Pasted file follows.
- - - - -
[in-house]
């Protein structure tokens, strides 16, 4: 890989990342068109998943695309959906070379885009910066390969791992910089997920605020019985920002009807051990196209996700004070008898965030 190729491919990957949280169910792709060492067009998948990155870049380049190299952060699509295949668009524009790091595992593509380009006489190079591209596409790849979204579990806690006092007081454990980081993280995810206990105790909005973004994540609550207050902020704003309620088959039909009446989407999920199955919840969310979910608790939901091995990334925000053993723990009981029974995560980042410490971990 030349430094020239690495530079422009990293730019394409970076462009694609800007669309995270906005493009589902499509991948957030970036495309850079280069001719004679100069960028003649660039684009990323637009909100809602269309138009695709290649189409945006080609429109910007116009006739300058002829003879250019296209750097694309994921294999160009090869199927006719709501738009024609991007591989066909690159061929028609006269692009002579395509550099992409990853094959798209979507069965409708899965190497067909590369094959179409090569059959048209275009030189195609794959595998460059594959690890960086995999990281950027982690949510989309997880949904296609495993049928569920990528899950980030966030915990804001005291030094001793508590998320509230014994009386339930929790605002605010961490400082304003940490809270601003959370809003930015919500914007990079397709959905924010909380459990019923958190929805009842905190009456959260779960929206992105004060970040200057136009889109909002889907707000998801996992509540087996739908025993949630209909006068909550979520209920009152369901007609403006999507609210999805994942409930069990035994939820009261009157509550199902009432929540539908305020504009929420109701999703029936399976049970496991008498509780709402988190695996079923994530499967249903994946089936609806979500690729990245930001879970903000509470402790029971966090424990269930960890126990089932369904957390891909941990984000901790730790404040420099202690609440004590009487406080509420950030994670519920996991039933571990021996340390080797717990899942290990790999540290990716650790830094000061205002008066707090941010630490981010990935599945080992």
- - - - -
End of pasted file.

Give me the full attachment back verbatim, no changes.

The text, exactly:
[in-house]
């Protein structure tokens, strides 16, 4: 890989990342068109998943695309959906070379885009910066390969791992910089997920605020019985920002009807051990196209996700004070008898965030 190729491919990957949280169910792709060492067009998948990155870049380049190299952060699509295949668009524009790091595992593509380009006489190079591209596409790849979204579990806690006092007081454990980081993280995810206990105790909005973004994540609550207050902020704003309620088959039909009446989407999920199955919840969310979910608790939901091995990334925000053993723990009981029974995560980042410490971990 030349430094020239690495530079422009990293730019394409970076462009694609800007669309995270906005493009589902499509991948957030970036495309850079280069001719004679100069960028003649660039684009990323637009909100809602269309138009695709290649189409945006080609429109910007116009006739300058002829003879250019296209750097694309994921294999160009090869199927006719709501738009024609991007591989066909690159061929028609006269692009002579395509550099992409990853094959798209979507069965409708899965190497067909590369094959179409090569059959048209275009030189195609794959595998460059594959690890960086995999990281950027982690949510989309997880949904296609495993049928569920990528899950980030966030915990804001005291030094001793508590998320509230014994009386339930929790605002605010961490400082304003940490809270601003959370809003930015919500914007990079397709959905924010909380459990019923958190929805009842905190009456959260779960929206992105004060970040200057136009889109909002889907707000998801996992509540087996739908025993949630209909006068909550979520209920009152369901007609403006999507609210999805994942409930069990035994939820009261009157509550199902009432929540539908305020504009929420109701999703029936399976049970496991008498509780709402988190695996079923994530499967249903994946089936609806979500690729990245930001879970903000509470402790029971966090424990269930960890126990089932369904957390891909941990984000901790730790404040420099202690609440004590009487406080509420950030994670519920996991039933571990021996340390080797717990899942290990790999540290990716650790830094000061205002008066707090941010630490981010990935599945080992």